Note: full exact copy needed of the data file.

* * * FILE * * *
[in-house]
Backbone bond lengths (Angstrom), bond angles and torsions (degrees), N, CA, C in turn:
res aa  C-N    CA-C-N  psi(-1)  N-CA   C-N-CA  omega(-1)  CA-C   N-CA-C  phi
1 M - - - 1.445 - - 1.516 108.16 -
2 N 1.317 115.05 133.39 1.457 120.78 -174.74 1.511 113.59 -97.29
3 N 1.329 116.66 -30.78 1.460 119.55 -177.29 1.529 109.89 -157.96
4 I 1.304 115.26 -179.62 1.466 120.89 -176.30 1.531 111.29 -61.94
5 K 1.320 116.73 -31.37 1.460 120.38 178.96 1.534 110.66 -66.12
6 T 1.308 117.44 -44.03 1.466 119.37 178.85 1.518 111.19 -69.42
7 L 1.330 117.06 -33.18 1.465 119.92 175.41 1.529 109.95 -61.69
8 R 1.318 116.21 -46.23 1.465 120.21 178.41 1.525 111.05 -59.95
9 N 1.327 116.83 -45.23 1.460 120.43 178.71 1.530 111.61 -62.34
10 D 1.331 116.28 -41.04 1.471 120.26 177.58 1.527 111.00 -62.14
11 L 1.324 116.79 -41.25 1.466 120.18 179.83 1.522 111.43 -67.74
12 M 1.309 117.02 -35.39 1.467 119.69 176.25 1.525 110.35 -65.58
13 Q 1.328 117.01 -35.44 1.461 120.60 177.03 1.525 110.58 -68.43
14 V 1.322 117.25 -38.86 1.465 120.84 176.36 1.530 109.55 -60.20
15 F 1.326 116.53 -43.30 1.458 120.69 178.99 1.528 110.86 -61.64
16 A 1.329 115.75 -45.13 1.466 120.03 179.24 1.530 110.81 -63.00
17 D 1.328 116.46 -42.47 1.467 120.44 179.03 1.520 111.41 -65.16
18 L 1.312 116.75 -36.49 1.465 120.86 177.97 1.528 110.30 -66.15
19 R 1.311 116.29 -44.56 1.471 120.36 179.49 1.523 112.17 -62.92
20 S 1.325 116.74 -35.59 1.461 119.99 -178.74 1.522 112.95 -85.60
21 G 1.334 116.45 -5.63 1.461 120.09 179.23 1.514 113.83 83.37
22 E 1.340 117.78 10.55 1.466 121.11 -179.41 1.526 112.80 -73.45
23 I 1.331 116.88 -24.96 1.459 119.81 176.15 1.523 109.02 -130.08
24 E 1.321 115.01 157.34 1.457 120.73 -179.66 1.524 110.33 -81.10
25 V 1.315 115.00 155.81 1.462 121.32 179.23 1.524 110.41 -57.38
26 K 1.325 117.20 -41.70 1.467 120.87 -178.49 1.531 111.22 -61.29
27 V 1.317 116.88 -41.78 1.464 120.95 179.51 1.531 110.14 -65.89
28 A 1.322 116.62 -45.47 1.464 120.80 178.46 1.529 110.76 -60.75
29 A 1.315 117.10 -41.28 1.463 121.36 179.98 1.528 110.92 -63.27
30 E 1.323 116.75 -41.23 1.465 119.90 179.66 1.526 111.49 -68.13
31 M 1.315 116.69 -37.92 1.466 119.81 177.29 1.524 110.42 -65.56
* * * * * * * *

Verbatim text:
[in-house]
Backbone bond lengths (Angstrom), bond angles and torsions (degrees), N, CA, C in turn:
res aa  C-N    CA-C-N  psi(-1)  N-CA   C-N-CA  omega(-1)  CA-C   N-CA-C  phi
1 M - - - 1.445 - - 1.516 108.16 -
2 N 1.317 115.05 133.39 1.457 120.78 -174.74 1.511 113.59 -97.29
3 N 1.329 116.66 -30.78 1.460 119.55 -177.29 1.529 109.89 -157.96
4 I 1.304 115.26 -179.62 1.466 120.89 -176.30 1.531 111.29 -61.94
5 K 1.320 116.73 -31.37 1.460 120.38 178.96 1.534 110.66 -66.12
6 T 1.308 117.44 -44.03 1.466 119.37 178.85 1.518 111.19 -69.42
7 L 1.330 117.06 -33.18 1.465 119.92 175.41 1.529 109.95 -61.69
8 R 1.318 116.21 -46.23 1.465 120.21 178.41 1.525 111.05 -59.95
9 N 1.327 116.83 -45.23 1.460 120.43 178.71 1.530 111.61 -62.34
10 D 1.331 116.28 -41.04 1.471 120.26 177.58 1.527 111.00 -62.14
11 L 1.324 116.79 -41.25 1.466 120.18 179.83 1.522 111.43 -67.74
12 M 1.309 117.02 -35.39 1.467 119.69 176.25 1.525 110.35 -65.58
13 Q 1.328 117.01 -35.44 1.461 120.60 177.03 1.525 110.58 -68.43
14 V 1.322 117.25 -38.86 1.465 120.84 176.36 1.530 109.55 -60.20
15 F 1.326 116.53 -43.30 1.458 120.69 178.99 1.528 110.86 -61.64
16 A 1.329 115.75 -45.13 1.466 120.03 179.24 1.530 110.81 -63.00
17 D 1.328 116.46 -42.47 1.467 120.44 179.03 1.520 111.41 -65.16
18 L 1.312 116.75 -36.49 1.465 120.86 177.97 1.528 110.30 -66.15
19 R 1.311 116.29 -44.56 1.471 120.36 179.49 1.523 112.17 -62.92
20 S 1.325 116.74 -35.59 1.461 119.99 -178.74 1.522 112.95 -85.60
21 G 1.334 116.45 -5.63 1.461 120.09 179.23 1.514 113.83 83.37
22 E 1.340 117.78 10.55 1.466 121.11 -179.41 1.526 112.80 -73.45
23 I 1.331 116.88 -24.96 1.459 119.81 176.15 1.523 109.02 -130.08
24 E 1.321 115.01 157.34 1.457 120.73 -179.66 1.524 110.33 -81.10
25 V 1.315 115.00 155.81 1.462 121.32 179.23 1.524 110.41 -57.38
26 K 1.325 117.20 -41.70 1.467 120.87 -178.49 1.531 111.22 -61.29
27 V 1.317 116.88 -41.78 1.464 120.95 179.51 1.531 110.14 -65.89
28 A 1.322 116.62 -45.47 1.464 120.80 178.46 1.529 110.76 -60.75
29 A 1.315 117.10 -41.28 1.463 121.36 179.98 1.528 110.92 -63.27
30 E 1.323 116.75 -41.23 1.465 119.90 179.66 1.526 111.49 -68.13
31 M 1.315 116.69 -37.92 1.466 119.81 177.29 1.524 110.42 -65.56